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common-mode??


mudball
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Hi Mudhall,
Welcome to our forum. ;D
Common-mode signals to an opamp are signals that are the same at both inputs. The range of common mode signals for most opamps is within a few volts from each supply voltage. A few opamps like the LM324 and LM358 have inputs with a common mode voltage range that includes the negative supply, which sometimes is the circuit's ground. A feww opamps have an input common mode range that includes the positive supply voltage. New Cmos opamps have an input common mode voltage range that includes all its voltages and are called input rail-to-rail.

An opamp is supposed to have differential inputs and therefore amplify only the difference between its inputs, but the inputs are not perfect and amplify common mode signals a little, and more at higher frequencies. The amount of rejection is called input common mode rejection.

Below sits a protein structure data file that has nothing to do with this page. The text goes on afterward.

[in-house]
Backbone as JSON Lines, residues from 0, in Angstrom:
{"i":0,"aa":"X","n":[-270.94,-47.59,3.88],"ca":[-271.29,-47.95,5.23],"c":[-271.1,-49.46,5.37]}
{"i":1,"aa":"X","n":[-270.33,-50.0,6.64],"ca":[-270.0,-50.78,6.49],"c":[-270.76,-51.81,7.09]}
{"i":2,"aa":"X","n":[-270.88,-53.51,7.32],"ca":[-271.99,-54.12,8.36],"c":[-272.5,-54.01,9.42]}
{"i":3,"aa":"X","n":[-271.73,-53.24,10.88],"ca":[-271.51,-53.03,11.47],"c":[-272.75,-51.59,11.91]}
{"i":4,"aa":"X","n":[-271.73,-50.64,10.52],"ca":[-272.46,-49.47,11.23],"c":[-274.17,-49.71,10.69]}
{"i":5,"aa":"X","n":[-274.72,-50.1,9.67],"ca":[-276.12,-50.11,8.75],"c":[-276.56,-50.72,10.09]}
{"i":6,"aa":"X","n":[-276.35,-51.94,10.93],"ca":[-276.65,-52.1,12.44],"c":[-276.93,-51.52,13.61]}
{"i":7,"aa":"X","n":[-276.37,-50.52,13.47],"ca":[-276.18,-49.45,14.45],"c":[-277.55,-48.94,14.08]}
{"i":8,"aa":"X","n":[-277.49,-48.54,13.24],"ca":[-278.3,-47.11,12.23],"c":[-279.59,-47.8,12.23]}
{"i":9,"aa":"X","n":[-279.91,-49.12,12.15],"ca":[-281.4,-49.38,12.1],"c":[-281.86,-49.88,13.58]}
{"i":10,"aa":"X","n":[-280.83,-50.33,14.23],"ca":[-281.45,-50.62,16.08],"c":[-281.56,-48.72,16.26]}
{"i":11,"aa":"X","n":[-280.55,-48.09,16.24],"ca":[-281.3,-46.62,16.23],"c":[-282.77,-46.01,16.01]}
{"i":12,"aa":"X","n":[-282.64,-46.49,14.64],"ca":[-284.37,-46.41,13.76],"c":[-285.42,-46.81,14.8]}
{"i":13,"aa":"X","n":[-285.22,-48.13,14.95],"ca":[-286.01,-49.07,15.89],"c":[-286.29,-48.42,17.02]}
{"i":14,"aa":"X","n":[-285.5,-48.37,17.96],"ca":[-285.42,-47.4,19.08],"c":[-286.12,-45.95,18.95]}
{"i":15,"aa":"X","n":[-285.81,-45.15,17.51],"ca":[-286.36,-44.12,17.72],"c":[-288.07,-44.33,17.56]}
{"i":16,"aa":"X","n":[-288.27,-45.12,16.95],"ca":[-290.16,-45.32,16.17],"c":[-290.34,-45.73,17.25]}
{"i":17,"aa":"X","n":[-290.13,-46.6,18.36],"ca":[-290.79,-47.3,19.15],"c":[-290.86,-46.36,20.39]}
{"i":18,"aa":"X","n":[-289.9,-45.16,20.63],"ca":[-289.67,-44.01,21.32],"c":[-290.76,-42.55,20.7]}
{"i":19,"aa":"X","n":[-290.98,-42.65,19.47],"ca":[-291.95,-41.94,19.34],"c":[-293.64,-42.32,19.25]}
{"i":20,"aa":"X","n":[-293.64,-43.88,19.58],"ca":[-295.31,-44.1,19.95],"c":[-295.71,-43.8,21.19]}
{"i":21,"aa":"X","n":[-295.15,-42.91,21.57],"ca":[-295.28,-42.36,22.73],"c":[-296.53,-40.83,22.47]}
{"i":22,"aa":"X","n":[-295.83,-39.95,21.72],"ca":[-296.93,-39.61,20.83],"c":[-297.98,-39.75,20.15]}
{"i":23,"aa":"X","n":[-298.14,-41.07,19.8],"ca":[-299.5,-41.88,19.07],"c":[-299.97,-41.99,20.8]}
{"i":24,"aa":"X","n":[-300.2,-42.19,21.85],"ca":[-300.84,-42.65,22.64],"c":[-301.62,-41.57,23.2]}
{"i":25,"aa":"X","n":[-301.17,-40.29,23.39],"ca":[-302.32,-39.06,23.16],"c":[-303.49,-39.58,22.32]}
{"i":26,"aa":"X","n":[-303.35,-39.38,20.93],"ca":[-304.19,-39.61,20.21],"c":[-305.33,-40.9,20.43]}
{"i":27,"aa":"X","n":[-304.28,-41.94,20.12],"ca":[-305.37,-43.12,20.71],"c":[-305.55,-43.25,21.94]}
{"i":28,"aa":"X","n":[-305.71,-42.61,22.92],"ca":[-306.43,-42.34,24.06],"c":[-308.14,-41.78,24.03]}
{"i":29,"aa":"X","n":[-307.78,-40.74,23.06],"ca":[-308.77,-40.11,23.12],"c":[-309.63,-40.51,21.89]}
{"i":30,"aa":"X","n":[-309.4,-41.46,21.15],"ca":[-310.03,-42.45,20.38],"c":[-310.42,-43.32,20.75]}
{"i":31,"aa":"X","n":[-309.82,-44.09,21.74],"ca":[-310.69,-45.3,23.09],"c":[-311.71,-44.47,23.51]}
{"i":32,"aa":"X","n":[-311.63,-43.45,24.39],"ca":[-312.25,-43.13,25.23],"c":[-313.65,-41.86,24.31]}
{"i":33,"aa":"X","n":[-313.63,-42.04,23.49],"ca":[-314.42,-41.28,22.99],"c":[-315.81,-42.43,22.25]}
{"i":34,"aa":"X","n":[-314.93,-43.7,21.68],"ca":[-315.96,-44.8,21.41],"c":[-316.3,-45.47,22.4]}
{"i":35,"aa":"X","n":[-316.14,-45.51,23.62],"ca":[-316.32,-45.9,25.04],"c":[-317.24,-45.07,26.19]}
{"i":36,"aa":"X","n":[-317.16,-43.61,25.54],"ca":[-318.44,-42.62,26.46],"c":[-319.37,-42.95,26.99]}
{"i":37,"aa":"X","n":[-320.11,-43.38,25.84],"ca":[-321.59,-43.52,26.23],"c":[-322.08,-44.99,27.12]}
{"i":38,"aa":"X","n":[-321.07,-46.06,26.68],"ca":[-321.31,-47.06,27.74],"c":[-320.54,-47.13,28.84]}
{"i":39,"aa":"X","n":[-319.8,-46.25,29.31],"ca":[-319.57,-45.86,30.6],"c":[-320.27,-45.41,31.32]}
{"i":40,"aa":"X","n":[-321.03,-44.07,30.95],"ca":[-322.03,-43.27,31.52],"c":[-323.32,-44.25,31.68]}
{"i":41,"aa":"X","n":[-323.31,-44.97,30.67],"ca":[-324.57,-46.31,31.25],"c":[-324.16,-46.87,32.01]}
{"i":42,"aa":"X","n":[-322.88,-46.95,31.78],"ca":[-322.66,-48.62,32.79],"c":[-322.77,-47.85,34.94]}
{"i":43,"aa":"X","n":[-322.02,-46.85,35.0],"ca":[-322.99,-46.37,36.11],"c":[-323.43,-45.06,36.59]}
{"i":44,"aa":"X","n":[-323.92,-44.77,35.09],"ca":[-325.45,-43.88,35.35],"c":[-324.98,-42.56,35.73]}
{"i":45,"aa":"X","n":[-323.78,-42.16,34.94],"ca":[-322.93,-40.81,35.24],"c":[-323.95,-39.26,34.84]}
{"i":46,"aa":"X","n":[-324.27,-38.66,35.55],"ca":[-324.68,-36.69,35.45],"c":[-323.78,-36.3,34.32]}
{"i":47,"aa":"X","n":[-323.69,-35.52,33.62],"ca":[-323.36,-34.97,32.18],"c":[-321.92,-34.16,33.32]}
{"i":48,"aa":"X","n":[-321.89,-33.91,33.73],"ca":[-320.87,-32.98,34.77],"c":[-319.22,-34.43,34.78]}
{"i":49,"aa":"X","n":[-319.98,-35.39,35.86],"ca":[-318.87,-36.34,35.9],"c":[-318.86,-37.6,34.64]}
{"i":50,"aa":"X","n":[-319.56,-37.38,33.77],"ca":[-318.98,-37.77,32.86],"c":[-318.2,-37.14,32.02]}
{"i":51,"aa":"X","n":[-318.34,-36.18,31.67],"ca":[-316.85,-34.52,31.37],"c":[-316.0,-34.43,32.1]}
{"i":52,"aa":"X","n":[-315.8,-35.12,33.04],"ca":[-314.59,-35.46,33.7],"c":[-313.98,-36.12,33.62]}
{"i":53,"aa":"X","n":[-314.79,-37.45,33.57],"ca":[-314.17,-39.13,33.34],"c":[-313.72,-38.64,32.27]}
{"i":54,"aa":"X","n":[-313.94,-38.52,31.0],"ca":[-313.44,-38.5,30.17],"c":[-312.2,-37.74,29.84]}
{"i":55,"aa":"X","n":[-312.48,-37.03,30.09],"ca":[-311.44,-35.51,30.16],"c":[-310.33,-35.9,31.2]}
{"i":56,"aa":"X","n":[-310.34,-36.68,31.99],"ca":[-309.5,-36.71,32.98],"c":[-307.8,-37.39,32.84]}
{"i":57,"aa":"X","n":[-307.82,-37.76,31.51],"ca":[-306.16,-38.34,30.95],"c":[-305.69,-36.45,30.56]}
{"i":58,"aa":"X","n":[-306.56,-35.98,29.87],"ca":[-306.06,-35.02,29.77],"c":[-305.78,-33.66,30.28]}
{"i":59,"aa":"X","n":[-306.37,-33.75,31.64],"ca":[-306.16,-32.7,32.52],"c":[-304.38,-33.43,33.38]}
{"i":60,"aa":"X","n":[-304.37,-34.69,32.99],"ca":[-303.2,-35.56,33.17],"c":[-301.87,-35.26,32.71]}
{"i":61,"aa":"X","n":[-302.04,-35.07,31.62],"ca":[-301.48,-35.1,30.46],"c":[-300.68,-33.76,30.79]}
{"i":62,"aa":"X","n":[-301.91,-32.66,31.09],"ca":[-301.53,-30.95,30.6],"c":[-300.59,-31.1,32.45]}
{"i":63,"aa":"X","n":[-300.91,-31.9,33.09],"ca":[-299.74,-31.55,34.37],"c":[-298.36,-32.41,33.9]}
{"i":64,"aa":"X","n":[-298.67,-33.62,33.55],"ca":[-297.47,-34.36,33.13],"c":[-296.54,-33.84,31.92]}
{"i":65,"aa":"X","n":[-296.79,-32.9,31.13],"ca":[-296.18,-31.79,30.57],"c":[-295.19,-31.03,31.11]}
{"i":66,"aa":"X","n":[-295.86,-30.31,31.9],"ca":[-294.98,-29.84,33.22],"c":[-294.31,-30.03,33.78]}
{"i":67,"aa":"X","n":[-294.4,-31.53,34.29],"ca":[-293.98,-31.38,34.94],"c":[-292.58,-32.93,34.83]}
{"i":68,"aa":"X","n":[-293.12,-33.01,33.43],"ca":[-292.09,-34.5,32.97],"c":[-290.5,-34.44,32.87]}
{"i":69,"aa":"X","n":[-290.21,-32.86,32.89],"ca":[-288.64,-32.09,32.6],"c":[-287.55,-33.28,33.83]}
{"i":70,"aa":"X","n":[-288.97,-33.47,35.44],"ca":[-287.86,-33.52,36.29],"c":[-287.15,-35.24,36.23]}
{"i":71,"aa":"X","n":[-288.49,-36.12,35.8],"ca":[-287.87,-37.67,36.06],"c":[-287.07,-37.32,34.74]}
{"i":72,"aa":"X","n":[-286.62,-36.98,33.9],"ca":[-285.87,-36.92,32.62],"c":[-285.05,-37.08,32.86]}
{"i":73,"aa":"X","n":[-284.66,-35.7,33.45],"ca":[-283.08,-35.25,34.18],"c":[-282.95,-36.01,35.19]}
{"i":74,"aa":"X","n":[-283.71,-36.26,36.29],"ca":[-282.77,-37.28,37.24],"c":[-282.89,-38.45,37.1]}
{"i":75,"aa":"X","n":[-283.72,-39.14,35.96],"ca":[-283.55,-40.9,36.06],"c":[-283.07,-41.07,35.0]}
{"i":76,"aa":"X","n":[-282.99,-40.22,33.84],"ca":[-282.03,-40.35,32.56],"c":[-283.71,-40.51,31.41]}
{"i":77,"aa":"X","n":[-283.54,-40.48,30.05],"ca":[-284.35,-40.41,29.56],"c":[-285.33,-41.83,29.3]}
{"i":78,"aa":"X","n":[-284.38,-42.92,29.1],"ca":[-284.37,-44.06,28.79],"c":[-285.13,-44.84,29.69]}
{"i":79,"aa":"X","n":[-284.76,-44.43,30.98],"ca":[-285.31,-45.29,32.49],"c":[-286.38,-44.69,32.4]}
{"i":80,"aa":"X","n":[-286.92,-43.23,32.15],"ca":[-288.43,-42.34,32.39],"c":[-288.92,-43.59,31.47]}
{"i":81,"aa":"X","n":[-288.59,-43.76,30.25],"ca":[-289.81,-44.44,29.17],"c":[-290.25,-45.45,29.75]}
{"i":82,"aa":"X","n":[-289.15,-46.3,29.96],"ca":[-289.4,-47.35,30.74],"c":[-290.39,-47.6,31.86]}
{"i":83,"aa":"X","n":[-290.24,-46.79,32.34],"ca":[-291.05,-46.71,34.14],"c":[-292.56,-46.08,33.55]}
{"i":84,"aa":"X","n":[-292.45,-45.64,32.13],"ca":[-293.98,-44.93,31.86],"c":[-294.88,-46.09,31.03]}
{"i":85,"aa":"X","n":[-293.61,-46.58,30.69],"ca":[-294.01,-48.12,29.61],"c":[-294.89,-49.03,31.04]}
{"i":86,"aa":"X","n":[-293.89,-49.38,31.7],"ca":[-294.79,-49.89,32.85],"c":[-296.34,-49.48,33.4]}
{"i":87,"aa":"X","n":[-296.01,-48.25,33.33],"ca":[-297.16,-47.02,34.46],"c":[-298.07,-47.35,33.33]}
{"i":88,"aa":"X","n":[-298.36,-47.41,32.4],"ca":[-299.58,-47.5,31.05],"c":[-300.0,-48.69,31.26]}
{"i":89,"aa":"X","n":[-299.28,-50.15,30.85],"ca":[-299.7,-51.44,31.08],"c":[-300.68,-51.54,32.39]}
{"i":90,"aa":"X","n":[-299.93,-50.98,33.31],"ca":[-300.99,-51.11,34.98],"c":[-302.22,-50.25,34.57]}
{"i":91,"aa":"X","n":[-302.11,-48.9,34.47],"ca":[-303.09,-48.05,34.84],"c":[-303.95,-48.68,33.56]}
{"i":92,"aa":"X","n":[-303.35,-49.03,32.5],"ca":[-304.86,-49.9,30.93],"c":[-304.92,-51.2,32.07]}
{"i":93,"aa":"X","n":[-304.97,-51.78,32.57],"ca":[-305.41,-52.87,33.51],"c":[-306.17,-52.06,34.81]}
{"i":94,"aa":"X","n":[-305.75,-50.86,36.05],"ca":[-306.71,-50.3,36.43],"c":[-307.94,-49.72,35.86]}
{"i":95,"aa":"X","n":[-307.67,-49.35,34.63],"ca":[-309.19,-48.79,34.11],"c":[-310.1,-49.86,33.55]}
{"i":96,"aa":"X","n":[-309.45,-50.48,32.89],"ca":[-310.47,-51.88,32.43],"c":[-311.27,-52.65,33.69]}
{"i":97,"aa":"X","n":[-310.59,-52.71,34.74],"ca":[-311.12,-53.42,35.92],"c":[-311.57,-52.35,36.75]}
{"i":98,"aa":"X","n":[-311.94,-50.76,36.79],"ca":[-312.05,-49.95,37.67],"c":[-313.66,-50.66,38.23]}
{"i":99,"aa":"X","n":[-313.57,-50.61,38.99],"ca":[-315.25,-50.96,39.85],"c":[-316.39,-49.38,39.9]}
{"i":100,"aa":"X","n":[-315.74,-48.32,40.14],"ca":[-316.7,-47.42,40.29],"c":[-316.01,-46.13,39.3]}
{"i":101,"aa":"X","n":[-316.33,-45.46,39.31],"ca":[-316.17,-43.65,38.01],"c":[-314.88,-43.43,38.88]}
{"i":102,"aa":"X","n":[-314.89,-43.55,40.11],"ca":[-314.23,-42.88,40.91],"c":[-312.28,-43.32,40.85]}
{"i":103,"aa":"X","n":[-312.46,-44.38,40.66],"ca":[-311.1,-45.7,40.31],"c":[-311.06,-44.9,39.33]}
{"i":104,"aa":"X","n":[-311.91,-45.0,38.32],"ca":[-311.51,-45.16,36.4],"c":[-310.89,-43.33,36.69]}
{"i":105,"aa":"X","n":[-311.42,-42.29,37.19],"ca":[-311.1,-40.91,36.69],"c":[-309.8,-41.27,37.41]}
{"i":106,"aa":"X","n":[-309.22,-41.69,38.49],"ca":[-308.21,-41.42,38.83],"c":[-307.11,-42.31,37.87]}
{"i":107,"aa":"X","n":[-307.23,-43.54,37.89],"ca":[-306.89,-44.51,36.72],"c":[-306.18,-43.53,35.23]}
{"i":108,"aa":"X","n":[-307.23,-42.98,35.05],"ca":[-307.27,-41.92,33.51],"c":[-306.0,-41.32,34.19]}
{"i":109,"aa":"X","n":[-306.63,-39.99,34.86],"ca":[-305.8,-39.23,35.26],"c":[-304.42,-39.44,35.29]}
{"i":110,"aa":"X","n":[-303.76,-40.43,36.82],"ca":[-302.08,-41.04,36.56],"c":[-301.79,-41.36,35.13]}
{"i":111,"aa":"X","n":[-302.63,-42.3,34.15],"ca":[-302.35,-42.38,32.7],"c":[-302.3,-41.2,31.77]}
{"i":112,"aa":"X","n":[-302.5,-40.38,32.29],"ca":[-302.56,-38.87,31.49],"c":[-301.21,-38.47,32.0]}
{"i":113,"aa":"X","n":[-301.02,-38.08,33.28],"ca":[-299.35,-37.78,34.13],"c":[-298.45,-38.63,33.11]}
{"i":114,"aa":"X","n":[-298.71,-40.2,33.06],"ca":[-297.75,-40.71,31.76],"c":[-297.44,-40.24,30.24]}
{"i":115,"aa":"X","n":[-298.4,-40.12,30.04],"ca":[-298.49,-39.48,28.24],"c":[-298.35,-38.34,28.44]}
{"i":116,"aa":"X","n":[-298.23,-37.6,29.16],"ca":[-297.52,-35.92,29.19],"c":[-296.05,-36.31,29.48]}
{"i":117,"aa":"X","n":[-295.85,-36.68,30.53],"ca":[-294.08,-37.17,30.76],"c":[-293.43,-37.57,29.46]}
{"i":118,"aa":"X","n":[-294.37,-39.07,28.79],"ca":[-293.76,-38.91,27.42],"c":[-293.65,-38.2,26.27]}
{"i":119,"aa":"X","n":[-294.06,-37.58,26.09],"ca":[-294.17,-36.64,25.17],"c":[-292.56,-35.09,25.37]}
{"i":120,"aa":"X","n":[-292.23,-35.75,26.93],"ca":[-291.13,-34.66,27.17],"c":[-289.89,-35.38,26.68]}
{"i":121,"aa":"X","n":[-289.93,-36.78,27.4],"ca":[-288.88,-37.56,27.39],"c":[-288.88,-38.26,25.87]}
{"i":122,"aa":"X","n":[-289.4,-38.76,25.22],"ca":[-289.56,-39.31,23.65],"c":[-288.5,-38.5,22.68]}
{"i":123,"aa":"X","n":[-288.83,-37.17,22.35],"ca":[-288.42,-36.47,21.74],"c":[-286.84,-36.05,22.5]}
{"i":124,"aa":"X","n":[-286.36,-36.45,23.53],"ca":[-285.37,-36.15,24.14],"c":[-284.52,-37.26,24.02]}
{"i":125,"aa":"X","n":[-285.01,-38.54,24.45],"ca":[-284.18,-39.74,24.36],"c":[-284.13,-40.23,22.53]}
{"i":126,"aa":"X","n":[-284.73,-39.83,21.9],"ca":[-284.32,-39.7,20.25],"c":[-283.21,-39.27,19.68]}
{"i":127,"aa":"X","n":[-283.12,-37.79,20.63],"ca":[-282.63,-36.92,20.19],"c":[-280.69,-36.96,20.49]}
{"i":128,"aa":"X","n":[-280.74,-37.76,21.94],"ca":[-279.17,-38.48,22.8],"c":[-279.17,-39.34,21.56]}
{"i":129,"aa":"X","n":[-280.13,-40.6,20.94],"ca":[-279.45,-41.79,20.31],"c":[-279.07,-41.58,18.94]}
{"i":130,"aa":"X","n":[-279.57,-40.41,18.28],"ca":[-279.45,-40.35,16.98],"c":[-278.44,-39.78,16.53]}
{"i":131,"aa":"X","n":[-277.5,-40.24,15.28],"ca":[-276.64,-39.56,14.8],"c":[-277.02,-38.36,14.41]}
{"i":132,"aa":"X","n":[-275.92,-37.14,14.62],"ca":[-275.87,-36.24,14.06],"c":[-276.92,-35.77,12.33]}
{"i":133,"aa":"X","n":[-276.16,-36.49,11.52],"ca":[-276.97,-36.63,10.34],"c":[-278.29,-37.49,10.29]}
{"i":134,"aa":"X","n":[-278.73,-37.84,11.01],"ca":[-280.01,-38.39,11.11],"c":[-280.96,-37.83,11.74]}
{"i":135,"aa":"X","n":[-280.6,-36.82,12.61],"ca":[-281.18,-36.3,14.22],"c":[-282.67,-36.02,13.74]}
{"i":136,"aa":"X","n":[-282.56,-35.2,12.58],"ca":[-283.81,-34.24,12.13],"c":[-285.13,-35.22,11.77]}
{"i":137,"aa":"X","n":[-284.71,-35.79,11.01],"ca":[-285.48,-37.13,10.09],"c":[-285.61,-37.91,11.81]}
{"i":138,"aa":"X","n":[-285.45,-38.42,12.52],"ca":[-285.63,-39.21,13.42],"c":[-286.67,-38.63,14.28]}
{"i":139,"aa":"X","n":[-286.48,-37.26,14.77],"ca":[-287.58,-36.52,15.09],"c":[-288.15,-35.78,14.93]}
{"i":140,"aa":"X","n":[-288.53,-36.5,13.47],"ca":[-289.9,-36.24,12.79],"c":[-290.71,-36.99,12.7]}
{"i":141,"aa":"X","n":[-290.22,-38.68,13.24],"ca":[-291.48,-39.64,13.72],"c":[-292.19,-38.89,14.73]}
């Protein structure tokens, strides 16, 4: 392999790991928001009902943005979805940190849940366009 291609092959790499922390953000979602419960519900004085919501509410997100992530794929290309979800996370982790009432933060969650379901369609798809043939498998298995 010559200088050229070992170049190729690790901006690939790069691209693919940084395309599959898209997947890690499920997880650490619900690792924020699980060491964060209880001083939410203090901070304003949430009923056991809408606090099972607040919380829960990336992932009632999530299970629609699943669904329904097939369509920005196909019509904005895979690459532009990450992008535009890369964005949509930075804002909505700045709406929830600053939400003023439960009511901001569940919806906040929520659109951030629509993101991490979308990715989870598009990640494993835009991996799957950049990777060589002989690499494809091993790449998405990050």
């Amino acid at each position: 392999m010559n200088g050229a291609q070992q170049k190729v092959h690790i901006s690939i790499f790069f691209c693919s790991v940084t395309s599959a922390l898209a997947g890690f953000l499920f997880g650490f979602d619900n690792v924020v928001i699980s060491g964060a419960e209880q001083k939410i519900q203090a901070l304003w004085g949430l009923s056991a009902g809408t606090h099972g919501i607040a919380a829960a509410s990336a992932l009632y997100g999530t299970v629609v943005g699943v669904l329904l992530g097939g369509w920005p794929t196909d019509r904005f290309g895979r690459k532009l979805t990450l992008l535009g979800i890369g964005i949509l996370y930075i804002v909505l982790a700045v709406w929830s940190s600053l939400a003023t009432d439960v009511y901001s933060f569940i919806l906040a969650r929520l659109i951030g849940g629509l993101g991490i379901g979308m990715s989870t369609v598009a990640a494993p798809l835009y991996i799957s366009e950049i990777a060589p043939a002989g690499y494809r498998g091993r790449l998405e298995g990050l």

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Hi Mudhall,
Welcome to our forum. ;D
Common-mode signals to an opamp are signals that are the same at both inputs. The range of common mode signals for most opamps is within a few volts from each supply voltage. A few opamps like the LM324 and LM358 have inputs with a common mode voltage range that includes the negative supply, which sometimes is the circuit's ground. A feww opamps have an input common mode range that includes the positive supply voltage. New Cmos opamps have an input common mode voltage range that includes all its voltages and are called input rail-to-rail.

An opamp is supposed to have differential inputs and therefore amplify only the difference between its inputs, but the inputs are not perfect and amplify common mode signals a little, and more at higher frequencies. The amount of rejection is called input common mode rejection.

Great explanation, AG!
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